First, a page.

The main focus of this blog is the "depiction of femininity". My process is usually linear, and starts with a period of visual research, followed by sketching and refining of ideas. Finally, I process and color my images digitally.
As a self-taught practitioner, I often employ heuristic methods to solve a problem. A logo design or a commission for illustration poses a visual question to be addressed within the parameters defined in the project brief. For example, the client specifies colors, style, and intended audience. The final design has to be appropriate and take into account all these parameters, in the allocated time frame and budget.
The heuristic inquiry was developed by Clark Moustakas (Douglass & Moustakas 1985). It involves a three-step process: 1. Immersion (exploration of question, problem, theme); 2. Acquisition (collection of data); 3. Realization (synthesis). Quality is more important than quantity and meaning has priority over appearance (Douglass & Moustakas, 1985, p.42). In this process, the project objectives inform my visual research. Furthermore, my experience, knowledge, and intuition play a significant role in forming a working strategy. Examples of heuristic methods are: „rule of thumb, an educated guess, an intuitive judgment, profiling and common sense” (Wikipedia). These may seem like vague or general methods, however, they often led to successful results for me in the past.
In this blog, unlike my commercial projects, I have taken an explorative approach. I observed and allowed inspiration to lead me in finding a theme to examine. Examples are my studies of Body Art and Fragmented Femininity. In his benchmark paper, How to Solve It, George Polya suggest finding concrete examples when a problem is too abstract (Pólya 1971). I looked at the work of other professionals during the phase of visual research and analyzed their solutions. I recorded in notes my reactions to these pictures and what I found valuable about the artist's technique.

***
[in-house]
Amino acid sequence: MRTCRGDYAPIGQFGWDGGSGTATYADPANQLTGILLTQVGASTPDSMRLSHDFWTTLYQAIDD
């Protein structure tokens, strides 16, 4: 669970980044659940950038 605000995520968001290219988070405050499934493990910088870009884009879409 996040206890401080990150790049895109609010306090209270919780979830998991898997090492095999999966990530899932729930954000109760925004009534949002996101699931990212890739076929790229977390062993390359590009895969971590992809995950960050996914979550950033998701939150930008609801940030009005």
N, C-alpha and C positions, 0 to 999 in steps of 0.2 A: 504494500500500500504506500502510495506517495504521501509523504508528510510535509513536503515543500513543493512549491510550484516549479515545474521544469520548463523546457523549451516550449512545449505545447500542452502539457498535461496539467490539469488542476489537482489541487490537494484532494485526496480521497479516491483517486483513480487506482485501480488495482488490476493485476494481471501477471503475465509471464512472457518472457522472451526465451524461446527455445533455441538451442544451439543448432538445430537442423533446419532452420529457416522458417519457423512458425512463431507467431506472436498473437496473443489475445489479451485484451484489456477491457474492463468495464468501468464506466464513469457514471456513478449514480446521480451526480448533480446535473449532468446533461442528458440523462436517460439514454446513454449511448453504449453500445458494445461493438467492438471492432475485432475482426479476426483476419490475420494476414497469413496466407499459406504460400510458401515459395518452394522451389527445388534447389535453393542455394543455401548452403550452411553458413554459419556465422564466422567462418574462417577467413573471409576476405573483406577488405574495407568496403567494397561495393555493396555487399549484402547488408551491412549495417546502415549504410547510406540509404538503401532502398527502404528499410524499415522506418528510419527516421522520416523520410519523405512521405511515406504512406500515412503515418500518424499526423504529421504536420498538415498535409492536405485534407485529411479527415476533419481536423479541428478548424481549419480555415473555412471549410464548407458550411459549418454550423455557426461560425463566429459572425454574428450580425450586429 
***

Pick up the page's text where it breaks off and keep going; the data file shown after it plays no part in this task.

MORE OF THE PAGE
Polya further recommends sketching and drawing to understand a problem. Sketching in my practice is a way to examine whether an idea or visual solution can work on paper. Some ideas are discarded or change shape to respond better to the theme. I do not draw many thumbnails and prefer to solve the composition in Adobe Illustrator by using trial and error and intuitive placement (heuristic methods).
I found that using semiotics benefits my study of femininity. It was vital to understand how other artists have interpreted this theme and what are the symbols of femininity in our culture. I found that other practitioners use iconology - cultural symbols like Marilyn Monroe or universal symbols like motherhood. Other artists, like Polly Nor and Carol Rossetti, challenge the established feminine ideals.
Furthermore, I had the opportunity to experiment on this blog. Examples are my attempts at automatic drawing, Delaunay triangulation, and collage. I derive ideas from fashion, cinema, science, illustration, and design, and usually combine these with my personal insights. My use of art methodology, heuristics, and combinatorial creative approach resulted in an exciting new body of work.
Douglass, B.G. & Moustakas, C., 1985. Heuristic Inquiry: The Internal Search to Know. Journal of Humanistic Psychology, 25(3), pp.39–55.
Pólya, G., 1971. How to solve it, Princeton University Press.